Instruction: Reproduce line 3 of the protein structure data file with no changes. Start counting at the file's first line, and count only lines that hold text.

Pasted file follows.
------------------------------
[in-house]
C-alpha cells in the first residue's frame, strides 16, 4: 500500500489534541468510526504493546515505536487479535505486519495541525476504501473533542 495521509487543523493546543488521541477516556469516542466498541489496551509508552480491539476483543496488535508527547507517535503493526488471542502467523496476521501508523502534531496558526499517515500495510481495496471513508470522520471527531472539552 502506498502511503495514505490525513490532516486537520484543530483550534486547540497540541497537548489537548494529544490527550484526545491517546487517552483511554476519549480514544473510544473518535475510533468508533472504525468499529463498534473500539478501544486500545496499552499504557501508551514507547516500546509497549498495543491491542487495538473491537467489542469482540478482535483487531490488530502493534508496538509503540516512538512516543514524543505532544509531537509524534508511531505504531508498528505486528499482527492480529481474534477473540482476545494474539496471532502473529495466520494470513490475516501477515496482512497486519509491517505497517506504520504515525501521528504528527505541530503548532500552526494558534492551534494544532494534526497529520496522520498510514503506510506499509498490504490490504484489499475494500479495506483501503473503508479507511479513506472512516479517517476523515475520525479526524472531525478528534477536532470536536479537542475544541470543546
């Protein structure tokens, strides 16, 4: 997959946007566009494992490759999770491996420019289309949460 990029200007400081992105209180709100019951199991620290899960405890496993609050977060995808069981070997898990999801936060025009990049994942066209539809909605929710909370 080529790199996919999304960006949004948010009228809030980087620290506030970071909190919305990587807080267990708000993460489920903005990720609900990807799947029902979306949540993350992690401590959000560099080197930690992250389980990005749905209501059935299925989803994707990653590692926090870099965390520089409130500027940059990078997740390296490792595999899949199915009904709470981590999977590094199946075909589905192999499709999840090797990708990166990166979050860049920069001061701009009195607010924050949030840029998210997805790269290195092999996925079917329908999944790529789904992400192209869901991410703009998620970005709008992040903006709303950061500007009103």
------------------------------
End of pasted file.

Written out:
């Protein structure tokens, strides 16, 4: 997959946007566009494992490759999770491996420019289309949460 990029200007400081992105209180709100019951199991620290899960405890496993609050977060995808069981070997898990999801936060025009990049994942066209539809909605929710909370 080529790199996919999304960006949004948010009228809030980087620290506030970071909190919305990587807080267990708000993460489920903005990720609900990807799947029902979306949540993350992690401590959000560099080197930690992250389980990005749905209501059935299925989803994707990653590692926090870099965390520089409130500027940059990078997740390296490792595999899949199915009904709470981590999977590094199946075909589905192999499709999840090797990708990166990166979050860049920069001061701009009195607010924050949030840029998210997805790269290195092999996925079917329908999944790529789904992400192209869901991410703009998620970005709008992040903006709303950061500007009103």